Getting Domesday done: a new interpretation of William the Conqueror’s survey

A new interpretation of the Domesday survey, the famous survey of England taken on the orders of William the Conqueror in 1086, has emerged from a major study of the survey’s earliest surviving manuscript. It is now clear that the survey was more even more efficient, complex, and sophisticated than previously supposed. The first draft of the survey was made with astonishing speed—in about 100 days—and the information it contained was then checked and reorganised in three further stages, each res...
Tags: Europe, Books, England, Featured, France, History, Journals, Essex, Oxford University, British, William, Brexit, Charlemagne, William the Conqueror, King 's College London, Arts & Humanities

The ruins of the post-Covid city—and the essential task of rebuilding

The visible ruins of our cities have often been in neighborhoods distant from the vital central areas where people shop, go to cultural events, and gather in restaurants. In these central areas, a vacant store here and there is considered temporary—a matter of weeks or months perhaps— part of the natural ebb and flow of the city’s culture and economy. The expectation is that a replacement will arrive soon enough and rent-values will remain more or less stable. These assumptions and expectations ...
Tags: Books, Featured, America, History, Cities, Infrastructure, United States, Sociology, Social Sciences, CC BY SA, Arts & Humanities, COVID-19, Urban Ruins

*BLUE LAGOON* Island Settlement Game

If you live in a cold-winter place, Blue Lagoon is the perfect game to bring back memories of sand and sunshine. It’s an area control/set collection game where players try to collect resources and spread their settlements and villages as far and wide as possible.  Game components include settler discs and village huts in four […]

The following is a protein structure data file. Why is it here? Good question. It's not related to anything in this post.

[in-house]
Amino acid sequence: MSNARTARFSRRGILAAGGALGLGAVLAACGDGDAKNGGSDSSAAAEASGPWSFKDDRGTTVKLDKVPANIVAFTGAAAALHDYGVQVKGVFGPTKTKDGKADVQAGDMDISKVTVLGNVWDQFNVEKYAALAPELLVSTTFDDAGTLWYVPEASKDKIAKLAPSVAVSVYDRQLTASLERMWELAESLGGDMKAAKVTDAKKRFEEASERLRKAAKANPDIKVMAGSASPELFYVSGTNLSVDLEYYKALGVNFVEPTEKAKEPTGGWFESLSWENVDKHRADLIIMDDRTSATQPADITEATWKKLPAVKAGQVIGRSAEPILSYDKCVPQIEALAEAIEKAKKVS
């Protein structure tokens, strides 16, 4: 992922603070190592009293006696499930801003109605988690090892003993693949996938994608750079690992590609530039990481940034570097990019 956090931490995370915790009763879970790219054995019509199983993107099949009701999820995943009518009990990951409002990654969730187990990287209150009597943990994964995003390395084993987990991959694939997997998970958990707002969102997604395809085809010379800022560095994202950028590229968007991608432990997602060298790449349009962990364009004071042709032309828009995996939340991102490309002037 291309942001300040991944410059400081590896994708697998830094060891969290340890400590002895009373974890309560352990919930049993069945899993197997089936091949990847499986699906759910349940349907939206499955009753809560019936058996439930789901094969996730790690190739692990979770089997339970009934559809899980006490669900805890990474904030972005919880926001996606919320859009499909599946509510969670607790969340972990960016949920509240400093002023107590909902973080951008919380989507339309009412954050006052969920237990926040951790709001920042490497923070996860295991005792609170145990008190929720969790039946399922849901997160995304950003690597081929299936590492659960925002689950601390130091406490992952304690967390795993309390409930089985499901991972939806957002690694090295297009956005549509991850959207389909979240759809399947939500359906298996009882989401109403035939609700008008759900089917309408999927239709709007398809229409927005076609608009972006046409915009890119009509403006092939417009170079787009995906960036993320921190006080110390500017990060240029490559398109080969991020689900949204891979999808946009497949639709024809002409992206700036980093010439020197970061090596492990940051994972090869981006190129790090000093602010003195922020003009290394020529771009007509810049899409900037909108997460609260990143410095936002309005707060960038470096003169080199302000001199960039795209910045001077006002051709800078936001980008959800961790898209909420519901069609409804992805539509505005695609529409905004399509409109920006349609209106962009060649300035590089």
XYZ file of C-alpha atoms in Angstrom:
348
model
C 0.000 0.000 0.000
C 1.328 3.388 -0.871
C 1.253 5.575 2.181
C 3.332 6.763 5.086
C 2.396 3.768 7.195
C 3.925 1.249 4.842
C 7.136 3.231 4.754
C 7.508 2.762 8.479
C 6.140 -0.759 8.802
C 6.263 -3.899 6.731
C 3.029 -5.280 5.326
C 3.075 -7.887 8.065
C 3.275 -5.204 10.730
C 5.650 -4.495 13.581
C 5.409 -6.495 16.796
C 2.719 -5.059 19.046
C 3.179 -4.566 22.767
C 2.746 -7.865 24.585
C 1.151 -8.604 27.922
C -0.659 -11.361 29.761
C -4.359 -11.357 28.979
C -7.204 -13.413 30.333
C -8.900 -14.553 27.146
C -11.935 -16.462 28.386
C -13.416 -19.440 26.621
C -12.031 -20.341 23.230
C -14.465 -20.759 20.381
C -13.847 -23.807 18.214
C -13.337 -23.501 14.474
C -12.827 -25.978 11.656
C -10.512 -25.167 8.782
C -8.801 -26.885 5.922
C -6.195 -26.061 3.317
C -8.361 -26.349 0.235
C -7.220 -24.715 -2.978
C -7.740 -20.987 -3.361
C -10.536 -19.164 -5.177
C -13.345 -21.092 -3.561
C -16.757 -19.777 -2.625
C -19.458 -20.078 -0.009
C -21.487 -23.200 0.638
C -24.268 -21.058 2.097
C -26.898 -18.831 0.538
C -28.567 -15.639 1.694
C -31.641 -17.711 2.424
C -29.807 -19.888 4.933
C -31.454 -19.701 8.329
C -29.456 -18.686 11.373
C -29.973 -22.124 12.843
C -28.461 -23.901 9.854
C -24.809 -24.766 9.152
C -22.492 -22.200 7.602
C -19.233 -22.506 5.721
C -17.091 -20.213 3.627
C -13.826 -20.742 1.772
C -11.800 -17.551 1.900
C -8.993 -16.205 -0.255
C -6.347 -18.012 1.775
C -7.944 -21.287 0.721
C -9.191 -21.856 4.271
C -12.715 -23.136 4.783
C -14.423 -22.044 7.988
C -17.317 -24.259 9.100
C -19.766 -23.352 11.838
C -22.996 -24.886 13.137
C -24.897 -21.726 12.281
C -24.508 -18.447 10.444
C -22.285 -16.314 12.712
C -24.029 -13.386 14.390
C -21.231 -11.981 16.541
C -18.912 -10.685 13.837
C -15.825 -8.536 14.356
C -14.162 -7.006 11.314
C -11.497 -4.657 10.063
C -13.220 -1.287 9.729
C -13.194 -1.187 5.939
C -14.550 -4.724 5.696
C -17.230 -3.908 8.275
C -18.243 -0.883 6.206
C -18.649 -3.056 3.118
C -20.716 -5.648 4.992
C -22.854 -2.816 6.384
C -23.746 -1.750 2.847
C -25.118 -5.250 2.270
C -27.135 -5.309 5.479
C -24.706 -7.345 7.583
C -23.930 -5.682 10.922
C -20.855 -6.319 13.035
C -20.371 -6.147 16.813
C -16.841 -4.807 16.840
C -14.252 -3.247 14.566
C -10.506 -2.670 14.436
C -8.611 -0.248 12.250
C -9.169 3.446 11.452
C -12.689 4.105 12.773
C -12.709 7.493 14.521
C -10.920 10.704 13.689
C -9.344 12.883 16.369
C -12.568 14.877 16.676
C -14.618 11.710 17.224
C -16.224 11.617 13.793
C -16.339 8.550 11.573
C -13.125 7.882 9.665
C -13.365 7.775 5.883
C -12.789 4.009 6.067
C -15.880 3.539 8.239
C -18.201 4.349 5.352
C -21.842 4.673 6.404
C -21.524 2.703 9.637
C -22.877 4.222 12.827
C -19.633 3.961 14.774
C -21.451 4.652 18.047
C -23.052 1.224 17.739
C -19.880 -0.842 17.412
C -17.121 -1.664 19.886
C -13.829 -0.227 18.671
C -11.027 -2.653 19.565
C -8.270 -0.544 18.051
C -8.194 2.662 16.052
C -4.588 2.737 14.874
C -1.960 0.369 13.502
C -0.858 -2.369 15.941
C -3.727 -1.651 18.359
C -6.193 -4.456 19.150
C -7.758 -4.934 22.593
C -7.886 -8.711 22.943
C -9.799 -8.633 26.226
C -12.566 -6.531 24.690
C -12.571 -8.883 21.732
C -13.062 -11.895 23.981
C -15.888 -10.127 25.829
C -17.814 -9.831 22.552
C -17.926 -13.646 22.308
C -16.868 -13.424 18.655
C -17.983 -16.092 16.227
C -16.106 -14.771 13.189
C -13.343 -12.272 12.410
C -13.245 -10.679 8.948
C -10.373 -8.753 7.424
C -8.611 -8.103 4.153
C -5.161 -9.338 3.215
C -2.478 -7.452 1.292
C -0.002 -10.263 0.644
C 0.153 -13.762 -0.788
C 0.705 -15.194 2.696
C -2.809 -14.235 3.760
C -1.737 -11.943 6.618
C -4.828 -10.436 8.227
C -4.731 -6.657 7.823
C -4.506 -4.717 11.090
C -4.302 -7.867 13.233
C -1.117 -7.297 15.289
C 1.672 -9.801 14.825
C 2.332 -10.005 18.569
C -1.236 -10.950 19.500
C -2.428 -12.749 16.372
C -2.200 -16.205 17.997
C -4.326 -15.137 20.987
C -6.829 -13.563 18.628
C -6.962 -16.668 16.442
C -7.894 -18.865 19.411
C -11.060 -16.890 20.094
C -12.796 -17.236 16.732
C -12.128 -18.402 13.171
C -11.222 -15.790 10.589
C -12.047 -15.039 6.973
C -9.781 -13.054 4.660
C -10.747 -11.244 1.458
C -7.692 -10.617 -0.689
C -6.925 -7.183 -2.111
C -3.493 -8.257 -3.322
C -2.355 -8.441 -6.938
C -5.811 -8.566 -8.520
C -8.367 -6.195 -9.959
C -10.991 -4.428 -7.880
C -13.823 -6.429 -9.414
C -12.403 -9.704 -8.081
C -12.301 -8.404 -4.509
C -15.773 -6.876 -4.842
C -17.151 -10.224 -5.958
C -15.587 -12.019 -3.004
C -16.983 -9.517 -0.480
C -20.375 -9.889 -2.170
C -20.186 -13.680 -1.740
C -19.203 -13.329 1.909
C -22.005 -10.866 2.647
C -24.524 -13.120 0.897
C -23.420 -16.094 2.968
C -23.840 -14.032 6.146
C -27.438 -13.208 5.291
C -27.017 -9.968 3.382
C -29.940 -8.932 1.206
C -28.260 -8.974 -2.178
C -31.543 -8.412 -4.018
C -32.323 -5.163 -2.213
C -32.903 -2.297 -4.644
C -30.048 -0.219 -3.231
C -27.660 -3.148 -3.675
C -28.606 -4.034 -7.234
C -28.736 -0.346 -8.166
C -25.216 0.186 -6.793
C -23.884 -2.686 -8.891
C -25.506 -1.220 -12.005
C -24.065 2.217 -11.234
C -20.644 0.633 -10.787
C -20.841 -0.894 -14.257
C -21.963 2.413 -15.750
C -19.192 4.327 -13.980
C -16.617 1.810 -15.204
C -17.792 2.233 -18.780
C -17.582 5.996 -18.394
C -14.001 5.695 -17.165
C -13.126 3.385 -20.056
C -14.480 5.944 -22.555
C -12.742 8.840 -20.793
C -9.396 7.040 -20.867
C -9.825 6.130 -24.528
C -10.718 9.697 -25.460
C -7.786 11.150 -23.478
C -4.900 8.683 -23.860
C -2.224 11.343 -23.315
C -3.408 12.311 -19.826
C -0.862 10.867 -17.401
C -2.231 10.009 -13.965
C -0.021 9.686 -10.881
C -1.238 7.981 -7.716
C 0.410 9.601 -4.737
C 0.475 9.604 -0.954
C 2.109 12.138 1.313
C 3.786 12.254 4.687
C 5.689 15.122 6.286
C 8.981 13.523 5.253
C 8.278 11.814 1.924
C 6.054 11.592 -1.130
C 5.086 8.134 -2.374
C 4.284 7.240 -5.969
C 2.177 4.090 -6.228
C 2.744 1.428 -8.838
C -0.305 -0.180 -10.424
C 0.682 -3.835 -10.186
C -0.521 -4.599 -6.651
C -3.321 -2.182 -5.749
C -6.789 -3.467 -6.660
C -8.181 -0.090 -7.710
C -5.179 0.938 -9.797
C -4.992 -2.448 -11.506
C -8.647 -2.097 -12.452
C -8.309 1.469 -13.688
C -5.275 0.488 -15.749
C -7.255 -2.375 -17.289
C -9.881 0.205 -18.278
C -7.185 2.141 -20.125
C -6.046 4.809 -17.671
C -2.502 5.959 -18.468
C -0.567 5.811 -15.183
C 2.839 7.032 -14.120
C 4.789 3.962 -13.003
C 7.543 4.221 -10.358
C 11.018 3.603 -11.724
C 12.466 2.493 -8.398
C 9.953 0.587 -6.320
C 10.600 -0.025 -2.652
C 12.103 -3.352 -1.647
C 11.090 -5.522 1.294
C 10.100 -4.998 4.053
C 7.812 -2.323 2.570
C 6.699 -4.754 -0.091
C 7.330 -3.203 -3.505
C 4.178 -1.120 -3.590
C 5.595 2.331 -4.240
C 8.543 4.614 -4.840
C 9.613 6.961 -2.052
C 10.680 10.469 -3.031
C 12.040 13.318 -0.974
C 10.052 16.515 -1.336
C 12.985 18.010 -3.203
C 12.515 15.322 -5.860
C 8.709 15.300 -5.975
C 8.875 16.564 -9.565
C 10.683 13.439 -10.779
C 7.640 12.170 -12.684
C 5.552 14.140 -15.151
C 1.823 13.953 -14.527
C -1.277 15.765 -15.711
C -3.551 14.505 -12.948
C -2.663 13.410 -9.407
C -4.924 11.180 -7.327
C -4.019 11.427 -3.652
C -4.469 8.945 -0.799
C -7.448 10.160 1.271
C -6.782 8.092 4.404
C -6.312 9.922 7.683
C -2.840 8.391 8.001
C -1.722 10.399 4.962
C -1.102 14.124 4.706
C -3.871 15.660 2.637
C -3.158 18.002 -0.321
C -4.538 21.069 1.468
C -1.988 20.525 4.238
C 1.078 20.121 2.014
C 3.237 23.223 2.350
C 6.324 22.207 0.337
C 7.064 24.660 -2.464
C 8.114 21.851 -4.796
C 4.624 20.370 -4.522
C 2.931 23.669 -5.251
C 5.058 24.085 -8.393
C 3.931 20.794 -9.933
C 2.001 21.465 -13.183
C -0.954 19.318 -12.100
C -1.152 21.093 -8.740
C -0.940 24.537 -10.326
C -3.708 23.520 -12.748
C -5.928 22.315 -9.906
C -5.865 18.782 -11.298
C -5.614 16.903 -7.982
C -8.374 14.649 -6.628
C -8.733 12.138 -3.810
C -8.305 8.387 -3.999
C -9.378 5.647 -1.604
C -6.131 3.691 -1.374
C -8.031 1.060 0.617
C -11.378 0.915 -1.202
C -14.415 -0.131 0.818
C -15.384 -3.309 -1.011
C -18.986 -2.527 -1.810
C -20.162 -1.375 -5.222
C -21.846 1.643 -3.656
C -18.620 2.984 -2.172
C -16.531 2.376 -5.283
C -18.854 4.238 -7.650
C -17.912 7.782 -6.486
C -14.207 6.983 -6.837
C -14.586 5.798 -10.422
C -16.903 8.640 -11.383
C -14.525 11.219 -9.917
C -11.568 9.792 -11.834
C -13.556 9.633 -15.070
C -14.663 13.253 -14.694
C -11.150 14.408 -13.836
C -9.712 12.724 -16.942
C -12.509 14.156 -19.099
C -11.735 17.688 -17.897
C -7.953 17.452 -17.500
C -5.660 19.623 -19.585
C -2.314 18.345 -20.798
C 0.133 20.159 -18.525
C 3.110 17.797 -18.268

Tags: Crafts, Games, Science, History, Board Games, Geography, Strategy games, Blue Lagoon, Gameschooling

*ADVENTURE LAND* Battle Explorer Grid Game

If you’re looking for a strategy game, this one has it all! Adventure, mysticism, companionship, herbs, swords, battles…this is s a great beginning strategy game for young board game players. It’s can also be fairly complex with three different Adventure Scenarios to satisfy even the most seasoned board gamer! Each scenario indicates how points are […]
Tags: Crafts, Games, Math, History, Board Games, Geography, Strategy games, Homeschool, Gameschooling

Sign of the Times

I am once again treated to the spectacle of conservatives who are assmad (and liberals who are gleeful) that plans are moving forward to replace the founder of the modern Democratic party on the twenty-dollar bill with a gun-toting Republican. It is to laugh. . [Author: Tam]
Tags: Guns, History, Times, Tam, Money Makes The World Go 'round

Ten things you didn’t know about Darwin

Charles Darwin’s birthday on the 12th February is widely celebrated in the scientific community and has come to be known as “Darwin day.” In recognition of Darwin’s 212th birthday this year, we have put together a list of ten little-known facts about the father of evolution.1. Darwin didn’t actually invent the phrase “survival of the fittest.”It was invented by Herbert Spencer after reading On the Origin of Species in 1864 and adopted by Darwin in his fifth edition of the book.2. Darwin has over...